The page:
AFTER a long lull, there is once again the prospect of M&A in the local banking sector, triggered by US-based Citigroup Inc’s (Citi) decision to exit consumer banking in Malaysia, alongside 12 other markets in Asia and the Middle East.
It is still early days since Citi’s April 15 announcement, but a casual check by The Edge indicates that several local and foreign banks in Malaysia are keen for more detailed information on Citibank Bhd’s consumer business with a view to potentially acquiring it.
“We are keen but it is subject to many things, including valuation and people [strength],” one bank CEO tells The Edge.
Citibank’s consumer business is made up mainly of housing loans and credit cards.
Based on its latest unaudited financial statements for the third quarter ended Sept 30, 2020, the size of Citibank’s total loan book — not just consumer loans — was RM20.08 billion, with the two biggest segments being housing loans (RM9.07 billion) and credit card receivables (RM5.35 billion). The two make up close to 70% of its total loan book. It is learnt that the bulk, or more than RM8 billion, of the housing loans are residential loans.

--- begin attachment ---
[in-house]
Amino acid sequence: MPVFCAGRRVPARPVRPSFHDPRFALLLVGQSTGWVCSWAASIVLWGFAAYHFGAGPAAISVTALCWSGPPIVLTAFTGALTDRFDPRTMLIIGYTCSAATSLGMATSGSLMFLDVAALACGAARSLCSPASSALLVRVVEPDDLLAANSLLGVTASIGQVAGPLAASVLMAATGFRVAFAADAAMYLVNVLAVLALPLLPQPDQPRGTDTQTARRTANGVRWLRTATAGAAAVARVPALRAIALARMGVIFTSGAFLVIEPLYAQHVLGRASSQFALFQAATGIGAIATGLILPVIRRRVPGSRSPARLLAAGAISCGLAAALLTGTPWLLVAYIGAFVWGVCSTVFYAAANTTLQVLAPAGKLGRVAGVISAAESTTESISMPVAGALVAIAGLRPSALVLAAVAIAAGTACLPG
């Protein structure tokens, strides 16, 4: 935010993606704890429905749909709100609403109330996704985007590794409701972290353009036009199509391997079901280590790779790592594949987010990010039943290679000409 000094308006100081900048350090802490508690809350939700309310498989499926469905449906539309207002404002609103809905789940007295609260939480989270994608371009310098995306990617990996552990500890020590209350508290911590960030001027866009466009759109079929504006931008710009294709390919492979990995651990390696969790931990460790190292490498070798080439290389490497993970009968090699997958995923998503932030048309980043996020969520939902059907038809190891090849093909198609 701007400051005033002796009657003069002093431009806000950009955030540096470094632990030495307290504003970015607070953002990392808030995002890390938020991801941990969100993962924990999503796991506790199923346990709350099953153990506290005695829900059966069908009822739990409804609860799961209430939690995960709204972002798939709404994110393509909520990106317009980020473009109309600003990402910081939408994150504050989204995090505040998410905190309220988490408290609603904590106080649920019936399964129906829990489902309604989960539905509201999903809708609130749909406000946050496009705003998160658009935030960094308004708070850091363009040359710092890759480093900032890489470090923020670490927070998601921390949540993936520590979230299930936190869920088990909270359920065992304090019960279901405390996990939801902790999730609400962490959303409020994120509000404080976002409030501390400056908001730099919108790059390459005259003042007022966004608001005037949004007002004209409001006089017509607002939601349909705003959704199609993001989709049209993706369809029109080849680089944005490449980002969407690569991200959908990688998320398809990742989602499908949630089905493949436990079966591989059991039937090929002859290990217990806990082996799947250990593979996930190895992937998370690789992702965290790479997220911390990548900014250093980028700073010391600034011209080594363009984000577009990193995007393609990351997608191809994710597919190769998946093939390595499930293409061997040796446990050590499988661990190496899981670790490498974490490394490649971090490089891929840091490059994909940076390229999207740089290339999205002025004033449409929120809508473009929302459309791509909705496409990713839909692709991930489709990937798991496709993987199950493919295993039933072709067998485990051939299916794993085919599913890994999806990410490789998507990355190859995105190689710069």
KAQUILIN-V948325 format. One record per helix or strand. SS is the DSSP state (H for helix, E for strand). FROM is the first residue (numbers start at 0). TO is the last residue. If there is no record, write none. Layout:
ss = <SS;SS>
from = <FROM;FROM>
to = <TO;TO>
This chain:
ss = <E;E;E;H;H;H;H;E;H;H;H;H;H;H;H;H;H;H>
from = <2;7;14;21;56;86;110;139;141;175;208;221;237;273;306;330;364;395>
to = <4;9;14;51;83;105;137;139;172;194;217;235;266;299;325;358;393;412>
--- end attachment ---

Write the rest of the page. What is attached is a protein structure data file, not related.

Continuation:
For perspective, a mid-sized local lender such as RHB Bank Bhd had RM64.53 billion in housing loans and about RM2 billion of credit card receivables in the same period.
“[Citi’s consumer business] is not so big that it would move the needle for any of the large local banks such as Maybank, but maybe for some of the smaller banks, such as Alliance Bank or Affin Bank, and the foreign banks here such as OCBC, HSBC and Standard Chartered Bank, it does give them an immediate lift on the credit card side. So, they might be interested,” a banking analyst observes.
Citibank is among the top credit card players in Malaysia. It is not clear how big its card base is currently, but it had a market share of 15% in terms of receivables as at end-September 2020.